In April 5 letter urging the Treasury to disregard Neal’s request, Trump personal attorney William Consovoy called the IRS oversight rationale “pretextual,” and claimed that Neal’s request is “not about examining IRS policy. It is about scoring political points against President Trump.”

And while the Democrat’s stated focus might be on IRS oversight with a court battle in mind, the meaty substance of the request – which encompasses eight Trump-owned legal entities and IRS work product around Trump – suggests a dramatically deeper scope. 

Brian Galle, a former federal tax prosecutor and Georgetown law professor, told TPM that while Neal “grounded” the scope of the request in “Congress’s legitimate interest” in overseeing the IRS, “the letter presents the possibility of finding out for real where the revenues are coming from, and who his organization is doing business with.”

“I think most tax experts would agree that if all the public saw was Trump’s 1040, we wouldn’t learn that much from where his income is coming from,” Galle said. “What you would need are his business tax returns, and in particular, work papers and audit materials.”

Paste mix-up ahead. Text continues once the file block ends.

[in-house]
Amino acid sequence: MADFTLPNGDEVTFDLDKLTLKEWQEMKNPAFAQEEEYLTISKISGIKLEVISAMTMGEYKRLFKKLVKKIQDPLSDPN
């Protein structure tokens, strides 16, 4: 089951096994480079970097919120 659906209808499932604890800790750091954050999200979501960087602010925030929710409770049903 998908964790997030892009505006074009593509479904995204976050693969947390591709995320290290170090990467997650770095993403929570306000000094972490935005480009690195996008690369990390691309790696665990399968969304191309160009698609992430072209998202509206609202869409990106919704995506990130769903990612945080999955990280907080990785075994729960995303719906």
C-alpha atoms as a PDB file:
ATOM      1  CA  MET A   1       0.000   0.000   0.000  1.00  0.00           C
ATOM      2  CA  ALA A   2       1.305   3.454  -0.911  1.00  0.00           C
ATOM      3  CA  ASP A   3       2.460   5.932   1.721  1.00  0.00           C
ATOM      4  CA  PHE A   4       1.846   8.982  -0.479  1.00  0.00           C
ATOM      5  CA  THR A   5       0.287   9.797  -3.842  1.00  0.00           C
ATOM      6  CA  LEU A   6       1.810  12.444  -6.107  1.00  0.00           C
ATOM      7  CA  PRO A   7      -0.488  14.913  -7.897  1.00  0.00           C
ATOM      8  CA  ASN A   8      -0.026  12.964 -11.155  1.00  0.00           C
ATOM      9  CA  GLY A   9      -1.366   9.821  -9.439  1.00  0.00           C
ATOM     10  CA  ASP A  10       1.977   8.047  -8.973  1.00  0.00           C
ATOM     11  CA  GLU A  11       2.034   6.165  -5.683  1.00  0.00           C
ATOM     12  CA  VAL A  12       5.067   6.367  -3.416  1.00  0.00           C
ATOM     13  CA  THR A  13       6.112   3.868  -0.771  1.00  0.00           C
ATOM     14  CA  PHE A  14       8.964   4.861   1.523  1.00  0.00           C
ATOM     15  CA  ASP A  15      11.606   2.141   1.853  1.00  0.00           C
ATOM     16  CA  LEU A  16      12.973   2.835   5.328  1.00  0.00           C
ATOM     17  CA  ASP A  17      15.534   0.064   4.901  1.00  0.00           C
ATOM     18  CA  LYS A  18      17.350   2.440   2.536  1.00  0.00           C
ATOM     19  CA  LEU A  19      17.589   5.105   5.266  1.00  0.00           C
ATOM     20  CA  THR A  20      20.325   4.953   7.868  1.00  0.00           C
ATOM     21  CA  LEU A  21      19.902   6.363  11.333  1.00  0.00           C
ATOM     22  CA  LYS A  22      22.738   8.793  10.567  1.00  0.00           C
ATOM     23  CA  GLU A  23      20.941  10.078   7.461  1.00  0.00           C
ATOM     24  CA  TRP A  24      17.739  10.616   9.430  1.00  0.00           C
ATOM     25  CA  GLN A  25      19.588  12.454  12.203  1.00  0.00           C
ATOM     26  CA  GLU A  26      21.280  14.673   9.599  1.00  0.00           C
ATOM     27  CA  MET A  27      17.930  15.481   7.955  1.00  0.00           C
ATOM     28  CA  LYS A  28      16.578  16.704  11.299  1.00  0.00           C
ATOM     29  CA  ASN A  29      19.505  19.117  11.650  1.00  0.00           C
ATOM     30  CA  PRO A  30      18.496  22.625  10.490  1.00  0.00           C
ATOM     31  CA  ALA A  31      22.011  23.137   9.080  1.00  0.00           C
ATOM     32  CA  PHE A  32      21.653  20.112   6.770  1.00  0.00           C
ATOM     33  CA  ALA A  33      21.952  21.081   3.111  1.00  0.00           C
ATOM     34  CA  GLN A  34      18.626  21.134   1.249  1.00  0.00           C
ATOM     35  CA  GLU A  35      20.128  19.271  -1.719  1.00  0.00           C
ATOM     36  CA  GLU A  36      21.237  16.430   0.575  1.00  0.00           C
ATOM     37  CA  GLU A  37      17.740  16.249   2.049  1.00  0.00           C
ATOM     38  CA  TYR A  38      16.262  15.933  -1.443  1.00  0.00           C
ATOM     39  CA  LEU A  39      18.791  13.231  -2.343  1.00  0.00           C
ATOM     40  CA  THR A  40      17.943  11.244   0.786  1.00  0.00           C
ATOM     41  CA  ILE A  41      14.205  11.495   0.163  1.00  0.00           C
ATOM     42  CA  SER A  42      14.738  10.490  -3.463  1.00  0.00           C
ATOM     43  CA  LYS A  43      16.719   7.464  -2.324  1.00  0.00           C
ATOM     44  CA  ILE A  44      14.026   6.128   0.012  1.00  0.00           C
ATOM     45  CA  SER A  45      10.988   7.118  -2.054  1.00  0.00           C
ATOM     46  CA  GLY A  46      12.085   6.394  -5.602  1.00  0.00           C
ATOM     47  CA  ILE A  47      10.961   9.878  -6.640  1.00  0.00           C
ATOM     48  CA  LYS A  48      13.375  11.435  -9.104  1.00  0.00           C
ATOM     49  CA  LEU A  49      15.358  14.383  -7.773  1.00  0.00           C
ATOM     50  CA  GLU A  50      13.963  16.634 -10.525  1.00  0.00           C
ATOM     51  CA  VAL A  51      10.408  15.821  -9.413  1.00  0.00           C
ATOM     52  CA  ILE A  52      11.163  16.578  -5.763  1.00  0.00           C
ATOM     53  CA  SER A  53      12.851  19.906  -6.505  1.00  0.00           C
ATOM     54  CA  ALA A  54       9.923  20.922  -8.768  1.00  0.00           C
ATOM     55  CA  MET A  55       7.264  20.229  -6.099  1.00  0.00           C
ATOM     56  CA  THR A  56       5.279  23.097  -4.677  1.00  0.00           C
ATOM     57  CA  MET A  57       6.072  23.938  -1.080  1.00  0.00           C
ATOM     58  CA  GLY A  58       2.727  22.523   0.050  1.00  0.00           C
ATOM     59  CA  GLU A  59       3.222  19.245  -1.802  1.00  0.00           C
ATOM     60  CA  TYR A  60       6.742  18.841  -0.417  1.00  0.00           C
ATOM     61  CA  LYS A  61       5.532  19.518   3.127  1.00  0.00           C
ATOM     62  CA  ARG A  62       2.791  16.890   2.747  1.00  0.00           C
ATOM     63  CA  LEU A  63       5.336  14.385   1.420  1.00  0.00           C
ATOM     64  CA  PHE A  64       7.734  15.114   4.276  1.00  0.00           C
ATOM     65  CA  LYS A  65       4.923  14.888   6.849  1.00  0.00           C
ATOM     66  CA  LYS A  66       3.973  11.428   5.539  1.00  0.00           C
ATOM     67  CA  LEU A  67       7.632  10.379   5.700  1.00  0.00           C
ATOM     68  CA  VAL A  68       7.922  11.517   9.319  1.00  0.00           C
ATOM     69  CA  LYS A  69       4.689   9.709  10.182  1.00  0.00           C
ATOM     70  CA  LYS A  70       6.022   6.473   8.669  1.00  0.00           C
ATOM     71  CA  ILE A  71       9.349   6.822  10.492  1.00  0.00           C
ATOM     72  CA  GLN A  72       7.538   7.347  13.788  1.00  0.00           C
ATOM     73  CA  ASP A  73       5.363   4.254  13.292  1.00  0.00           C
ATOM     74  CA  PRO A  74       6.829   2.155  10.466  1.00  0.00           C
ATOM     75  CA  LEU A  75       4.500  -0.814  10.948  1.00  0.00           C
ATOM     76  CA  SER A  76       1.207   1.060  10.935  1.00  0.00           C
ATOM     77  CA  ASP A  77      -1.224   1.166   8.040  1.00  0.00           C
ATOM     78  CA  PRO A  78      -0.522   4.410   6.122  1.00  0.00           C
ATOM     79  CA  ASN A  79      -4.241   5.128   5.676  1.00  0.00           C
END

Steven Rosenthal, a tax expert at the Brookings Institution who worked with the New York Times on the newspaper’s blockbuster investigation of Trump family finances last year, told TPM that Neal had apparently limited the request to “umbrella businesses, into which other companies are rolled into.”

But it’s the IRS audit materials – requested to evaluate the agency’s ability to audit its boss – that could provide the deepest look.

“You cannot easily tell from the face of a tax return whether the IRS has even audited that tax return, asked questions about it, or whether there were discussions before the tax return was filed,” Joshua Blank, a professor at the University of California, Irvine School of Law who specializes in taxation, told TPM. “The only way to really get a full picture of whether the IRS suspected that the tax return contained an abusive transaction, or tax fraud, or misreporting, would be to see the IRS work product.

Blank added that one document in particular – a form 5701 – would show whether the IRS had decided to adjust any information on any of Trump’s returns, with “a narrative that describes why the IRS, after an audit, decided to make an adjustment to the tax return.”

It’s not clear what form the IRS’s response to Neal’s request will take. While many expect a lengthy legal battle over the request, others expect that the IRS could try to find a way to reply in a limited fashion.

What they asked for – 6 years of returns – does not necessarily comport with the stated goal of examining how the IRS audits the president,” said Andy Grewal, a professor at the University of Iowa College of Law.

But Rosenthal pointed out that “Neal is allowed more than one bite at the apple.”

“If the information comes back and Neal looks at it, decides he needs more, he can ask,” Rosenthal said. “The statute permits it. Nothing can prevent that.”